Photo: Sergei Malgavko/TASS via Getty Images

The Federal Communications Commission wants you to know it takes the problem of robocalls very seriously — and it has a report to do it.

Details: The report notes that until recently the agency had no tools to fight unwanted spam calls, but now has several options. Of course, randomly dial any consumer and ask if they have a few minutes and they will tell you the problem is getting worse.

What's happening, per the FCC:

  • Improved caller ID authentication.
  • Allowing voice carriers to block certain calls (it had been against the rules).
  • New enforcement actions.

What they're saying: FCC Chairman Ajit Pai promised the agency would use "every tool in our toolbox." He added...

“No consumer wants to be bombarded by spoofed robocalls — they’re a waste of time at best and a scam at worst. ... As this report makes clear, we’re steadfastly focused on addressing this serious problem. There’s no easy or single answer, but by using every tool in our toolbox, we are fighting against the onslaught of unwanted calls that has led a lot of consumers to stop answering the phone altogether.”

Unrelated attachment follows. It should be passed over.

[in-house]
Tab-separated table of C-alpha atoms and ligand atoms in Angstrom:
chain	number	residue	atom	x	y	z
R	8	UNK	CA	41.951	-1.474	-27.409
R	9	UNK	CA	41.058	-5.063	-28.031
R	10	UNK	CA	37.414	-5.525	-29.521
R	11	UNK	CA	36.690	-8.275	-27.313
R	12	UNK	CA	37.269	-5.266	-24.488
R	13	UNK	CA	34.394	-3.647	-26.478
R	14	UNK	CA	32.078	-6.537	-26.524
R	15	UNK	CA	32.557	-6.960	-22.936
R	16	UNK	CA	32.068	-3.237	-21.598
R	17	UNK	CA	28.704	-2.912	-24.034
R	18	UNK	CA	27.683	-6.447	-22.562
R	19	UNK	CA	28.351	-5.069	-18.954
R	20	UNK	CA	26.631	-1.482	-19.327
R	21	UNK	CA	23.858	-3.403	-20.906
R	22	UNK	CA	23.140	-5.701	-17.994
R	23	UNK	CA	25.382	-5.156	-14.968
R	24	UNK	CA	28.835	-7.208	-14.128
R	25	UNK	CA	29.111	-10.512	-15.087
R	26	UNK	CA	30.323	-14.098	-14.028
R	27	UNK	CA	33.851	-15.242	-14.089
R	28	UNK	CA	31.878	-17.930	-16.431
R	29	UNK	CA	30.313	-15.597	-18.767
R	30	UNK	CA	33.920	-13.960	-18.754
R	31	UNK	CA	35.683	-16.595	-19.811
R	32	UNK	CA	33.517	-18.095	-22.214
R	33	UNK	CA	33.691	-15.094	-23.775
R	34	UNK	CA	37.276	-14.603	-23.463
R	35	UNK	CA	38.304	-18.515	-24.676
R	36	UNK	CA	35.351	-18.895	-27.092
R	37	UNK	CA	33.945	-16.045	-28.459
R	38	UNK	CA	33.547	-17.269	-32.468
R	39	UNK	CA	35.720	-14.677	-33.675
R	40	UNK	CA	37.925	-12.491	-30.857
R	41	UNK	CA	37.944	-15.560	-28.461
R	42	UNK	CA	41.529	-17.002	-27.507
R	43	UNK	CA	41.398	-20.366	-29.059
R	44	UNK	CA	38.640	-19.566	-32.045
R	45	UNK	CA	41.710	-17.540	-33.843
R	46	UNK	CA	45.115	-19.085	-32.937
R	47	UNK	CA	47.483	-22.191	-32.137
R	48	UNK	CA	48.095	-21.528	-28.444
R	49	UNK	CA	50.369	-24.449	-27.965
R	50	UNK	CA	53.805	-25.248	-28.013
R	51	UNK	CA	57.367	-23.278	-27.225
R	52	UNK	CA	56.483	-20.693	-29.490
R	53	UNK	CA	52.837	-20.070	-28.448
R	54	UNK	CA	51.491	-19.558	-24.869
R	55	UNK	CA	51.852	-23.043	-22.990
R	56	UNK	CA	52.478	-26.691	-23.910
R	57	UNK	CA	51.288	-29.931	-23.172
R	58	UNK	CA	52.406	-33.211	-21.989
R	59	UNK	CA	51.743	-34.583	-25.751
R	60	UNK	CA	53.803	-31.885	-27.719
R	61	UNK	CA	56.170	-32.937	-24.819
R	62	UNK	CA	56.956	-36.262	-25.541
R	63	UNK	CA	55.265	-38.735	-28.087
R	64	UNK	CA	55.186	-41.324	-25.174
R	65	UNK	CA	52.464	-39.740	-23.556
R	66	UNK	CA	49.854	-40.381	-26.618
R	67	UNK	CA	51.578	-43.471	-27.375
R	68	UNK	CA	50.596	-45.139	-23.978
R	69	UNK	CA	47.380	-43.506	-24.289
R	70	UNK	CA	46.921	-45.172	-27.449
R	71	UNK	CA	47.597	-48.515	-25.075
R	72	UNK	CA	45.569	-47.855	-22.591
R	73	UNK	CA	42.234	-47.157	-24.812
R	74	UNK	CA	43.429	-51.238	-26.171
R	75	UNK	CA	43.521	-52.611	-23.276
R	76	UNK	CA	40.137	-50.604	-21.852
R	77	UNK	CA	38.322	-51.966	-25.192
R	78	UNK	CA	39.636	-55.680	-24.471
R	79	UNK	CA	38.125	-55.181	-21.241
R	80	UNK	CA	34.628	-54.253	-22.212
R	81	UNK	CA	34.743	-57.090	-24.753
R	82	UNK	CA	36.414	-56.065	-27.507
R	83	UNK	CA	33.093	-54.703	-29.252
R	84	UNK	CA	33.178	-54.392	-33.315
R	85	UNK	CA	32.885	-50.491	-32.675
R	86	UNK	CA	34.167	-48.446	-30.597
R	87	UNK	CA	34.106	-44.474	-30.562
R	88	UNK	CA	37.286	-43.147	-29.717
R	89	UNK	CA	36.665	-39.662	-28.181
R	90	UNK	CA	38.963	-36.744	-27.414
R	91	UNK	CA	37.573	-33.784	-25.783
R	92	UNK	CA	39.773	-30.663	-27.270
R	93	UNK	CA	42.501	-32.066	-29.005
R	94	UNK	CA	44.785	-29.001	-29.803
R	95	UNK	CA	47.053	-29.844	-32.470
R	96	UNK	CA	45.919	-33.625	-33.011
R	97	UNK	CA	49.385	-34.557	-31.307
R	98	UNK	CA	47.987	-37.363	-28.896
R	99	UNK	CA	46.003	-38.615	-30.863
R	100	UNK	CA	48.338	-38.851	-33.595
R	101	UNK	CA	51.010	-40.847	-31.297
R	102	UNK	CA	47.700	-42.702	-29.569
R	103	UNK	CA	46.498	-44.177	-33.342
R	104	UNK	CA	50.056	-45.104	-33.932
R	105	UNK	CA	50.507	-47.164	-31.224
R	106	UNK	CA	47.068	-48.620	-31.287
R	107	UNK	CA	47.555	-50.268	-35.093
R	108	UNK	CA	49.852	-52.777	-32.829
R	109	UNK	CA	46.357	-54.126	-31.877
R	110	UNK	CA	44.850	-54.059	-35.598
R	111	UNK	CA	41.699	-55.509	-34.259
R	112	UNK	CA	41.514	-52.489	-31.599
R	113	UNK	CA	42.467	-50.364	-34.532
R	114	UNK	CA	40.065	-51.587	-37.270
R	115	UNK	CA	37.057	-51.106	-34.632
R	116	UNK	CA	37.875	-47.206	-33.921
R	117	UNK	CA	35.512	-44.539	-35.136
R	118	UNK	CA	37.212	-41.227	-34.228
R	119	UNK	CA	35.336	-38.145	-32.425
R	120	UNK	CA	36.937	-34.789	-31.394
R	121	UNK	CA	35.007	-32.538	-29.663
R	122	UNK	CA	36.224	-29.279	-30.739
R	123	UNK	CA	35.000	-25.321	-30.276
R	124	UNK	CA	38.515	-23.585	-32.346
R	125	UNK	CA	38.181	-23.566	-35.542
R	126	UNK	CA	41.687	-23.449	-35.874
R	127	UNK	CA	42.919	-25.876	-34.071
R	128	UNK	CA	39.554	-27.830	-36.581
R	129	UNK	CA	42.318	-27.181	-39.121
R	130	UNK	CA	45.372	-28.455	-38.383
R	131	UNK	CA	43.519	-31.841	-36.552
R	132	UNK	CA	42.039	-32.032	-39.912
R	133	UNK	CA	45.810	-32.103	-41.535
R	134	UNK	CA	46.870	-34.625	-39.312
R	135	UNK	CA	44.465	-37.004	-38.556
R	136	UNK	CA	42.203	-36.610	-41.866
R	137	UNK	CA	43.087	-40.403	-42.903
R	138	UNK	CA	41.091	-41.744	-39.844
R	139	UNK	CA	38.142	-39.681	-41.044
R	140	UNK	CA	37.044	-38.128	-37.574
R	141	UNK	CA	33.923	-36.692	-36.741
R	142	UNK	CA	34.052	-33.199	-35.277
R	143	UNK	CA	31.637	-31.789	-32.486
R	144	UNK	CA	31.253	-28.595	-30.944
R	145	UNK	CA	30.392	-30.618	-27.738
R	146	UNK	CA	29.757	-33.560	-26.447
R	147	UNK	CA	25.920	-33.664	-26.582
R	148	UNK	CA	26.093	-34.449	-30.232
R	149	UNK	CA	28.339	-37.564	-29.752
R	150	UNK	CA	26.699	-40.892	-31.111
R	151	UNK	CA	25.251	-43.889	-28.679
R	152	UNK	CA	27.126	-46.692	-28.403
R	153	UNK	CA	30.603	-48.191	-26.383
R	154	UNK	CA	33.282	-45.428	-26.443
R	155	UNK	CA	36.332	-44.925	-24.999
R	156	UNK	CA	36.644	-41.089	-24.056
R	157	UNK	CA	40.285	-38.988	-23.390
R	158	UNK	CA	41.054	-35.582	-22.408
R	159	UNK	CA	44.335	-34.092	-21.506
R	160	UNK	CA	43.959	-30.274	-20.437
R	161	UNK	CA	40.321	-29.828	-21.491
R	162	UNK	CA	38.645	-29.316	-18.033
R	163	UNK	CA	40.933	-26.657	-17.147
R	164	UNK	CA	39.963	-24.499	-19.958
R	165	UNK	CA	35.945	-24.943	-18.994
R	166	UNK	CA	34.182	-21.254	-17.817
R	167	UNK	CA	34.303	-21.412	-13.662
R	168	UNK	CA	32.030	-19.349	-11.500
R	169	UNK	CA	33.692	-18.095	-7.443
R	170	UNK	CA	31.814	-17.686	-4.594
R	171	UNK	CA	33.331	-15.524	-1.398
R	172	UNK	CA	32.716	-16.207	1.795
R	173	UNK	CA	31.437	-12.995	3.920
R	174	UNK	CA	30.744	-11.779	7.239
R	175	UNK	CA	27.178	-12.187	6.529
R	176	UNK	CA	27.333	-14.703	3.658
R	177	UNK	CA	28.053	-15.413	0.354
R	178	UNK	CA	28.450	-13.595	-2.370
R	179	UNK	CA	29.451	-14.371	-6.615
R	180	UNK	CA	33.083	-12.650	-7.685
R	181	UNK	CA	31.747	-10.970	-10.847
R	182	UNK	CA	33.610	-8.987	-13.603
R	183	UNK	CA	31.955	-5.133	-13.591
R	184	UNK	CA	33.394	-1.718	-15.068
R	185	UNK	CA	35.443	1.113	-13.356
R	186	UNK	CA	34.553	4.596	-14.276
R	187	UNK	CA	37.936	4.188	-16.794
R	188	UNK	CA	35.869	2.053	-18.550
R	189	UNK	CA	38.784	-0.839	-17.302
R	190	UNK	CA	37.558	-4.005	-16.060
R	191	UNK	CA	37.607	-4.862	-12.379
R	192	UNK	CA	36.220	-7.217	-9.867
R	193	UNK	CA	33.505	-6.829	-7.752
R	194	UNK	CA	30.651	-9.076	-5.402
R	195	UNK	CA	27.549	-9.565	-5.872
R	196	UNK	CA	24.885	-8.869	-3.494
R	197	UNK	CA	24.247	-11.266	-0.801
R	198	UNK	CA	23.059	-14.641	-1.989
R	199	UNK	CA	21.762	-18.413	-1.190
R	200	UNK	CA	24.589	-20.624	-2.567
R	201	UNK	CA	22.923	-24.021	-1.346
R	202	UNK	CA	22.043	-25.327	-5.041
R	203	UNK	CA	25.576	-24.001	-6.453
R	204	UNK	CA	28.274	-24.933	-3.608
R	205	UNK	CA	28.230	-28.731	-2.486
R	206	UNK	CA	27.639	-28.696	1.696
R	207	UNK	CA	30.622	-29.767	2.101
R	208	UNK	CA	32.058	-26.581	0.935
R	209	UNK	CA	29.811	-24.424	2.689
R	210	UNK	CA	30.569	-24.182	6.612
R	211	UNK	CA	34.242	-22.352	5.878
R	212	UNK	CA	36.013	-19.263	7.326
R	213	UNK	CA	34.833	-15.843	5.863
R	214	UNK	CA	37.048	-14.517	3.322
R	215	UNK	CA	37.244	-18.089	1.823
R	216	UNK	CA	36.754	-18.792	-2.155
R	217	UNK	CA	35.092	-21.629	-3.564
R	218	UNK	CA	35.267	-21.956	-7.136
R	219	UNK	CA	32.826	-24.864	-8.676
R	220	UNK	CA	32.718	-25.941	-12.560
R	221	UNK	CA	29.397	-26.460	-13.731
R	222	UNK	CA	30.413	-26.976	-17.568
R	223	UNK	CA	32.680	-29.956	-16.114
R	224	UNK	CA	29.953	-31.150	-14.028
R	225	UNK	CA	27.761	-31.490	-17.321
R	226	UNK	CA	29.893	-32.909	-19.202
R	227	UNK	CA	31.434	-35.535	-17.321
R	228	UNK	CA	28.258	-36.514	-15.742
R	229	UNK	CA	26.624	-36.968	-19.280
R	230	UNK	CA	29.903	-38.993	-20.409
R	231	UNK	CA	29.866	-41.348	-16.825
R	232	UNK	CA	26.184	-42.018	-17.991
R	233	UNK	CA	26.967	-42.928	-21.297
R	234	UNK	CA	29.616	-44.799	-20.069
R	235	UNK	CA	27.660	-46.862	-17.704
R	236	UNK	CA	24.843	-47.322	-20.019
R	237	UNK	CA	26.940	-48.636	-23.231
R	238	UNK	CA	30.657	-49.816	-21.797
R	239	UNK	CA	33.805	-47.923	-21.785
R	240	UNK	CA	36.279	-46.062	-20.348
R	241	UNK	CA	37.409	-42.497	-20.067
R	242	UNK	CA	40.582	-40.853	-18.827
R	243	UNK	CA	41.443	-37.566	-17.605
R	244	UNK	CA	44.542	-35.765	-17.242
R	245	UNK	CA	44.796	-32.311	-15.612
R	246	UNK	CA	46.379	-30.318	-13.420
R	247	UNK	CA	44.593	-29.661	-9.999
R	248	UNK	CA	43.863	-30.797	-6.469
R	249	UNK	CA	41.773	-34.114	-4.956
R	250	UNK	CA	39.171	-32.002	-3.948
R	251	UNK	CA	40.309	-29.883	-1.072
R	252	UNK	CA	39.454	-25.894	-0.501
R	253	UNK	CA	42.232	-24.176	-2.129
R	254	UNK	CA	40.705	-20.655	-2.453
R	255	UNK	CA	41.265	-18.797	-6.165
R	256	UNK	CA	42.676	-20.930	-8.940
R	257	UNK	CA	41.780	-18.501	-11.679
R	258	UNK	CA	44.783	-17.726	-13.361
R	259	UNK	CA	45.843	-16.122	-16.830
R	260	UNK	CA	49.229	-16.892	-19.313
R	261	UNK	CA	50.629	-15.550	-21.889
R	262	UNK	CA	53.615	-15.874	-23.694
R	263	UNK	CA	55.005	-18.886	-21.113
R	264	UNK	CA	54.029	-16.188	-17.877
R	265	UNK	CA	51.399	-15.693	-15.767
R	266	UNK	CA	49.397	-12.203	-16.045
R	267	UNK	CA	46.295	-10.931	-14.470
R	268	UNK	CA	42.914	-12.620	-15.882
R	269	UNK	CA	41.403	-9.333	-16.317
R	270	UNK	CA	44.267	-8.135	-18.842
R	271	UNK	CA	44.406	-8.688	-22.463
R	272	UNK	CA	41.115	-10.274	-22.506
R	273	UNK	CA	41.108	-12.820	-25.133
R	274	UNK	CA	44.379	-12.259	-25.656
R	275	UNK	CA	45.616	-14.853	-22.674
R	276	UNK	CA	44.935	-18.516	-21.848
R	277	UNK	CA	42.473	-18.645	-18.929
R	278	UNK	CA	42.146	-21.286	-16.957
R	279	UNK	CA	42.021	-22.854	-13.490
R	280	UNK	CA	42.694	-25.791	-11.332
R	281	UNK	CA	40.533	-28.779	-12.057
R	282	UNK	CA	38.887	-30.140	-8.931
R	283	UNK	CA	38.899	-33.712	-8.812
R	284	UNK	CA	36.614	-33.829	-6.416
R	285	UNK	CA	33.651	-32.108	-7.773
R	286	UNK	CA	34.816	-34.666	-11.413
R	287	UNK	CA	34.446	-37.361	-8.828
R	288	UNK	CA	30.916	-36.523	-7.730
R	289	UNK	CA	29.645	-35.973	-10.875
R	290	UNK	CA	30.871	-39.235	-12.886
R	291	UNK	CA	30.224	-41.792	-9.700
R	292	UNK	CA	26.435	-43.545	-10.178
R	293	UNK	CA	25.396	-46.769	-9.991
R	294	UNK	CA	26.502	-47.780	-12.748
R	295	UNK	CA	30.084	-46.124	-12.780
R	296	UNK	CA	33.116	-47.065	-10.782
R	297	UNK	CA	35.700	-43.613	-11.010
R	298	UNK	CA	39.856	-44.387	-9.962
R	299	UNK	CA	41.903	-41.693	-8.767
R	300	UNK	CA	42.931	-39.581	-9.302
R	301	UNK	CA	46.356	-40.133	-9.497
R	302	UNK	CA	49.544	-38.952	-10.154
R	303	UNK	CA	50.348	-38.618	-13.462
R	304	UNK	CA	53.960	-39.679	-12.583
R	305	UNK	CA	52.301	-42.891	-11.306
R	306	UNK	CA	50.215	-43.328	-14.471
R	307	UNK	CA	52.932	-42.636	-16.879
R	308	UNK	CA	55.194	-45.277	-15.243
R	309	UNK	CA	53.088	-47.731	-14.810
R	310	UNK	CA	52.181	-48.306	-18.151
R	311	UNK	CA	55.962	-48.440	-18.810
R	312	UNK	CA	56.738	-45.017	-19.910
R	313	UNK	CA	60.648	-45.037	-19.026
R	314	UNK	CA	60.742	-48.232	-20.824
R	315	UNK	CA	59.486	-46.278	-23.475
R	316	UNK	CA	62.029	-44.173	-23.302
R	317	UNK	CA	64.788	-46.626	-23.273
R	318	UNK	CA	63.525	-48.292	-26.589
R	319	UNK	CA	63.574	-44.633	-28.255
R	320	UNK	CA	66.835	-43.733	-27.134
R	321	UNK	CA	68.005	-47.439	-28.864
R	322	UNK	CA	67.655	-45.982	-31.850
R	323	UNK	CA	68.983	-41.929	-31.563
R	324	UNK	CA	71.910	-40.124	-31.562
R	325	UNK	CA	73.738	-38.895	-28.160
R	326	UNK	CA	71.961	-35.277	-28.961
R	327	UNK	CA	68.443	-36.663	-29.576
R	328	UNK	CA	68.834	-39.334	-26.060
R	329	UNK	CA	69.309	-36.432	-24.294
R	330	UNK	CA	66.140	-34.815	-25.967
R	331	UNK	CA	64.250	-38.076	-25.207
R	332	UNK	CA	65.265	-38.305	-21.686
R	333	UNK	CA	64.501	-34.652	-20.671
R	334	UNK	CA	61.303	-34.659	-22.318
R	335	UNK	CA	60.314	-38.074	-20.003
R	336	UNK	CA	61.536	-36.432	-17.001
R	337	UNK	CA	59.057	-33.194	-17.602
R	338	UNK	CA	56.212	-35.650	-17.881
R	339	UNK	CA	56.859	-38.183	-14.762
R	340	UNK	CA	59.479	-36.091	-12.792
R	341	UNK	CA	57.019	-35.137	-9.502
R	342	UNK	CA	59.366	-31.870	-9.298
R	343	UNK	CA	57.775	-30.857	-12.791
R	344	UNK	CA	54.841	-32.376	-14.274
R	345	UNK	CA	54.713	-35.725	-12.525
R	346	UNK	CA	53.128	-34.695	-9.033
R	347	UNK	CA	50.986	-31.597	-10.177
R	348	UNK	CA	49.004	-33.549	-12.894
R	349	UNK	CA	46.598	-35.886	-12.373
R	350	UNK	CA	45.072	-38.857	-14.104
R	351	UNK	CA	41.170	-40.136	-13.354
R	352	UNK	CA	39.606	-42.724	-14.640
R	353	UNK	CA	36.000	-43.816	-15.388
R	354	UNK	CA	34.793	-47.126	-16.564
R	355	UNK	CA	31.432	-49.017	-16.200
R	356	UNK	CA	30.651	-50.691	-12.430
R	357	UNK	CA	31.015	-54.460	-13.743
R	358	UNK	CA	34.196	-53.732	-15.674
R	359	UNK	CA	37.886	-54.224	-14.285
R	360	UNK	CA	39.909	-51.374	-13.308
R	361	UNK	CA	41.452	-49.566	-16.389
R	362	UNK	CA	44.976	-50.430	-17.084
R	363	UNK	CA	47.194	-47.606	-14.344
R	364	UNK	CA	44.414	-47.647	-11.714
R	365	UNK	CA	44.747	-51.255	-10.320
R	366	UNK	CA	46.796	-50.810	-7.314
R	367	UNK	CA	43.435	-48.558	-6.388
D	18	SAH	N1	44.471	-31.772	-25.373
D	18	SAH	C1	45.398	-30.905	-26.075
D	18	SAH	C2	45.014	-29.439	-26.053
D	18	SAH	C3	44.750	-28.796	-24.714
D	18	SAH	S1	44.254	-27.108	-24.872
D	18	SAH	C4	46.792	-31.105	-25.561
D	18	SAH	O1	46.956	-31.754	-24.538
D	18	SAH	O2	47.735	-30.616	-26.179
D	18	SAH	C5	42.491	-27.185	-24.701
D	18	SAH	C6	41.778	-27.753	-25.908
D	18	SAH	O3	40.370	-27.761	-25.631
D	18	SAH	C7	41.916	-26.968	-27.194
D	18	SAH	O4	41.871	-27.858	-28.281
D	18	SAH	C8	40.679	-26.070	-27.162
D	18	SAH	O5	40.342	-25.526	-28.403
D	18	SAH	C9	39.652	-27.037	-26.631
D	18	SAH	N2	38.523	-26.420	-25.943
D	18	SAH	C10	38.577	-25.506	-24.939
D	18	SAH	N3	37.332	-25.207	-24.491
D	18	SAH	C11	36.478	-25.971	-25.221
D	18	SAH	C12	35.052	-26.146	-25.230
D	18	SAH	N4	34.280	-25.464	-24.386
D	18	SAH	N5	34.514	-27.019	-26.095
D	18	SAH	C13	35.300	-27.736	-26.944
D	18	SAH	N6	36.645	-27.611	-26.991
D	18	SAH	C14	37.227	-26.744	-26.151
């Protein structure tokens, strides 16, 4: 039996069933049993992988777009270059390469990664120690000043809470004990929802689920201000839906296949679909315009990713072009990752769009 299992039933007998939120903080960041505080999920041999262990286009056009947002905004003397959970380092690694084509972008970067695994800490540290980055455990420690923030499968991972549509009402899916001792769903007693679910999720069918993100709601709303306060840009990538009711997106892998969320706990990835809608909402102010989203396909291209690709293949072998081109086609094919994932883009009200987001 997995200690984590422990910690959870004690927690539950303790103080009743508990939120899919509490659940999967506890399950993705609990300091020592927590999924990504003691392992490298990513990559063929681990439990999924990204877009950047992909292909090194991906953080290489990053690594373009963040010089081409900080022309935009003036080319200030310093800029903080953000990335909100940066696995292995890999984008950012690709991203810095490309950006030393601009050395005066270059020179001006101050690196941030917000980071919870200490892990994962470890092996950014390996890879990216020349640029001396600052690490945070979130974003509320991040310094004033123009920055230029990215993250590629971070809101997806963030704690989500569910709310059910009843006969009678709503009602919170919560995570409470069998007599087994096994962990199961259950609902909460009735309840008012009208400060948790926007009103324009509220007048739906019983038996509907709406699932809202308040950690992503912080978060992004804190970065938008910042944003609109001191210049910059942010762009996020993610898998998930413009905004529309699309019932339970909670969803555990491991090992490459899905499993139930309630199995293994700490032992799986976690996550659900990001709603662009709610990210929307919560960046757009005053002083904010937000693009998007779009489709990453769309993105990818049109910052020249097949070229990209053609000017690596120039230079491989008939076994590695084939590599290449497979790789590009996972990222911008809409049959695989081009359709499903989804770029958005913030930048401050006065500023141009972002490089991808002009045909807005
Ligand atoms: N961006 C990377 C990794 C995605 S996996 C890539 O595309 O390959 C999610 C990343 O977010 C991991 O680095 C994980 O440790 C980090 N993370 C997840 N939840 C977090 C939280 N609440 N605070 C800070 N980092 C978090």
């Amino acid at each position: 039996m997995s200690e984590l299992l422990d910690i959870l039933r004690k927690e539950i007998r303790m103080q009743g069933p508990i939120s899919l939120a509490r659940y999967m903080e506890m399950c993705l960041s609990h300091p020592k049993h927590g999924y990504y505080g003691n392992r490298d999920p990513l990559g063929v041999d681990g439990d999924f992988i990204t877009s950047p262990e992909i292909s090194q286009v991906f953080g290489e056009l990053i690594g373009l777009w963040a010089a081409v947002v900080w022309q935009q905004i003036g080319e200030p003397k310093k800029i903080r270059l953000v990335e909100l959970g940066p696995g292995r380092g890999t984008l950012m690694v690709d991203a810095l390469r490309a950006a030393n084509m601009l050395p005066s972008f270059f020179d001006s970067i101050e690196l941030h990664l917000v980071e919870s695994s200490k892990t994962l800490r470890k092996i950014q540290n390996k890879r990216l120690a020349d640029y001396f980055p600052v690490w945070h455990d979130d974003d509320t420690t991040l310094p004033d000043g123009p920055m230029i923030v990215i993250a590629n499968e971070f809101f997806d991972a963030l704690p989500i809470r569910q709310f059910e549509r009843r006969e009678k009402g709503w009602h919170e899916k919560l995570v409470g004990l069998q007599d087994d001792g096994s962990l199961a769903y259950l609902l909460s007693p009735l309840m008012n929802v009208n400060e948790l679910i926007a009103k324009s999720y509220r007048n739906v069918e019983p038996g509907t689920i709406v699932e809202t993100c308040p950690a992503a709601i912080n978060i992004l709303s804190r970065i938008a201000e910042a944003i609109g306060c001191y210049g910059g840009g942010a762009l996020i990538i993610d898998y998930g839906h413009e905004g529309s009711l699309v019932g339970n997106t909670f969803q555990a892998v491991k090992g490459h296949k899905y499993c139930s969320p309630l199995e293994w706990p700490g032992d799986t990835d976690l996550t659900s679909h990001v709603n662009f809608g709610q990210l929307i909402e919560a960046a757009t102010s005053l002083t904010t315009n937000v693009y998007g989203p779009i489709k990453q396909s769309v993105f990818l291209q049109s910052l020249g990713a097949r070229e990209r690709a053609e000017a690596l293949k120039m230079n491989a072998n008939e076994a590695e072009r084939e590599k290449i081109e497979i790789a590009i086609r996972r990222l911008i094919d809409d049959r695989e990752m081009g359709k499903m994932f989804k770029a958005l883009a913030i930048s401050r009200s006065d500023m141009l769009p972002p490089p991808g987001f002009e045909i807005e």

Go deeper

Florida fully lifts coronavirus restrictions on restaurants

Photo: Don Juan Moore/Getty Images

Florida Gov. Ron DeSantis (R) announced Friday the state will completely reopen its economy, allowing restaurants at operate full capacity and barring localities from ordering businesses to close.

Why it matters: The state became one of the world's epicenters for the virus in July, forcing DeSantis to pause its first round of reopening.

2 hours ago - Economy & Business

Eyeing the end of gas-powered cars

Illustration: Eniola Odetunde/Axios

Gasoline-powered cars may be going the way of the woolly mammoth, even if it will take decades to replace them and seems hard to fathom today.

The big picture: Internal combustion engines (ICEs) have powered automobiles for more than 100 years. But the shift to electric vehicles, slow to materialize at first, is now accelerating due to tightening government policies, falling costs and a societal reckoning about climate change.

Virginia Gov. Ralph Northam tests positive for coronavirus

Photo: Zach Gibson/Getty Images

Virginia Gov. Ralph Northam (D) and his wife, Pamela, both tested positive for coronavirus, his office announced on Friday.

The state of play: The Northams were tested after one of their staff "who works closely within the couple's living quarters" tested positive. The governor is asymptomatic, while his wife is "experiencing mild symptoms." They plan to isolate at home for 10 days.

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